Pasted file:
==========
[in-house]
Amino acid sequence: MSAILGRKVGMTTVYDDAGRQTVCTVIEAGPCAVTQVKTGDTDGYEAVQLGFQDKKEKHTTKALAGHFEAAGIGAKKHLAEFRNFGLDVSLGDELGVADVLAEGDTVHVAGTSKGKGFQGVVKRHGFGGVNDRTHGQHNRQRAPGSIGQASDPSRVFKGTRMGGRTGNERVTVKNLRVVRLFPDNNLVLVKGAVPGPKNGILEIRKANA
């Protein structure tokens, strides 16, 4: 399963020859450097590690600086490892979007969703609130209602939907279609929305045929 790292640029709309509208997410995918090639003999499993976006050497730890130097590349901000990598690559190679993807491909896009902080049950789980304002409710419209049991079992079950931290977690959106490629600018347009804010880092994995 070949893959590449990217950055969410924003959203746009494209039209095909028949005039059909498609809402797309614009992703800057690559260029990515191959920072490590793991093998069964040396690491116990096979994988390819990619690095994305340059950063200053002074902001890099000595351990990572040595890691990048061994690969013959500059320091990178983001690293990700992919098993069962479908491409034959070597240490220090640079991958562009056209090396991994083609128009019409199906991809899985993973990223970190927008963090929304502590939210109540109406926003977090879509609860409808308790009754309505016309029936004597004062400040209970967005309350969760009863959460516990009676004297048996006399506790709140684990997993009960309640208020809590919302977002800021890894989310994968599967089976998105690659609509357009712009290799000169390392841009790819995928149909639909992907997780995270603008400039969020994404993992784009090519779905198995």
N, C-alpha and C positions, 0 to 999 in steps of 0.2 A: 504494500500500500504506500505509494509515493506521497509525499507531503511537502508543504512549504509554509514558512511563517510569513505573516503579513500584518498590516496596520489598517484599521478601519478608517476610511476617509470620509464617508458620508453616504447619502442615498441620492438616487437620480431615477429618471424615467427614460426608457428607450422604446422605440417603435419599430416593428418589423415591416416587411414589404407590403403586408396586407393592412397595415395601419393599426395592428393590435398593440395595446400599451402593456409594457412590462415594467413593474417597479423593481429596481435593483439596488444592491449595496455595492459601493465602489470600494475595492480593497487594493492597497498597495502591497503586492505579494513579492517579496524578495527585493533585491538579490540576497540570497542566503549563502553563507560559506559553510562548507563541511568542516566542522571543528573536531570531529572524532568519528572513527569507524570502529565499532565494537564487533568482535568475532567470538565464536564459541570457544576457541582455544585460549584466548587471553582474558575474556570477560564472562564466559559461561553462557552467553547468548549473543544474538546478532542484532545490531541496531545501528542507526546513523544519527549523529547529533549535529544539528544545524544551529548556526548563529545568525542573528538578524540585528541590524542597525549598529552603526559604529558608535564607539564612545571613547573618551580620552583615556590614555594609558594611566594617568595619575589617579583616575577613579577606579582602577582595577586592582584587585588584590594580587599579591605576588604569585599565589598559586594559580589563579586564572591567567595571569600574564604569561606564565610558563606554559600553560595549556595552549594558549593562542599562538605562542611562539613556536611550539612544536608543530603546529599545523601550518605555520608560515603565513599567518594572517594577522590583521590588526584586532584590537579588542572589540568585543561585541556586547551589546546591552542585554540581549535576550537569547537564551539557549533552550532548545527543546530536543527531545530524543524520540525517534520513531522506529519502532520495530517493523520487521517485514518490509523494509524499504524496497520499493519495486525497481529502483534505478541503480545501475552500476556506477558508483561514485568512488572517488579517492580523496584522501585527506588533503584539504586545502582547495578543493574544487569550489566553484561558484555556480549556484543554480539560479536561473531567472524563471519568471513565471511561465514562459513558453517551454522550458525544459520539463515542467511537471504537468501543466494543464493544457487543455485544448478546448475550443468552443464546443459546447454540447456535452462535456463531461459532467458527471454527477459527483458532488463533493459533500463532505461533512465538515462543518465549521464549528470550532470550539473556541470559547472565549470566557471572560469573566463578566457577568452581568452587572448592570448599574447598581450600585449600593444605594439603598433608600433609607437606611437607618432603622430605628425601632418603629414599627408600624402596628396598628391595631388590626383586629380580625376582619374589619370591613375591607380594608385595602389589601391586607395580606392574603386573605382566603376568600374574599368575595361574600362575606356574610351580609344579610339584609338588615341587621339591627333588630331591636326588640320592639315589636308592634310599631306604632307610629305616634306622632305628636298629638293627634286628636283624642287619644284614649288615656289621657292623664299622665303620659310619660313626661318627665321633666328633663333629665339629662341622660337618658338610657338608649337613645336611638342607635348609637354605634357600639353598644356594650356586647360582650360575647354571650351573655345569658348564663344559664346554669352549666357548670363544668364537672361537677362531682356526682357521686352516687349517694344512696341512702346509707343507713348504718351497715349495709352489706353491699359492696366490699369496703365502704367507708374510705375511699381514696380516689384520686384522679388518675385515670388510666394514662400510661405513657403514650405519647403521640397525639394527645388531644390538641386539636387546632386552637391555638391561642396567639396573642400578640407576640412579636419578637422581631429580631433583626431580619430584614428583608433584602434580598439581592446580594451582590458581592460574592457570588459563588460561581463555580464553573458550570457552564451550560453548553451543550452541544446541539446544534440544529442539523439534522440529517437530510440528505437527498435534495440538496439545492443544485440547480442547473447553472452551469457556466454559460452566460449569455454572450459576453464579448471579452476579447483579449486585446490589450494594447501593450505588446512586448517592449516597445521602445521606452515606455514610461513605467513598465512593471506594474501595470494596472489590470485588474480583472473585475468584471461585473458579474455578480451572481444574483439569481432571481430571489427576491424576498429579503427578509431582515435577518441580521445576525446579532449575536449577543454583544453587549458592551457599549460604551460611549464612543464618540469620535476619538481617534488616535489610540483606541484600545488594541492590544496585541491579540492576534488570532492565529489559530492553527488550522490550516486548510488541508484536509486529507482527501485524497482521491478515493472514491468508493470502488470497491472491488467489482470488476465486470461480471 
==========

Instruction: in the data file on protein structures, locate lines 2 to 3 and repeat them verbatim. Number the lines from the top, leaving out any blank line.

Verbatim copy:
Amino acid sequence: MSAILGRKVGMTTVYDDAGRQTVCTVIEAGPCAVTQVKTGDTDGYEAVQLGFQDKKEKHTTKALAGHFEAAGIGAKKHLAEFRNFGLDVSLGDELGVADVLAEGDTVHVAGTSKGKGFQGVVKRHGFGGVNDRTHGQHNRQRAPGSIGQASDPSRVFKGTRMGGRTGNERVTVKNLRVVRLFPDNNLVLVKGAVPGPKNGILEIRKANA
């Protein structure tokens, strides 16, 4: 399963020859450097590690600086490892979007969703609130209602939907279609929305045929 790292640029709309509208997410995918090639003999499993976006050497730890130097590349901000990598690559190679993807491909896009902080049950789980304002409710419209049991079992079950931290977690959106490629600018347009804010880092994995 070949893959590449990217950055969410924003959203746009494209039209095909028949005039059909498609809402797309614009992703800057690559260029990515191959920072490590793991093998069964040396690491116990096979994988390819990619690095994305340059950063200053002074902001890099000595351990990572040595890691990048061994690969013959500059320091990178983001690293990700992919098993069962479908491409034959070597240490220090640079991958562009056209090396991994083609128009019409199906991809899985993973990223970190927008963090929304502590939210109540109406926003977090879509609860409808308790009754309505016309029936004597004062400040209970967005309350969760009863959460516990009676004297048996006399506790709140684990997993009960309640208020809590919302977002800021890894989310994968599967089976998105690659609509357009712009290799000169390392841009790819995928149909639909992907997780995270603008400039969020994404993992784009090519779905198995």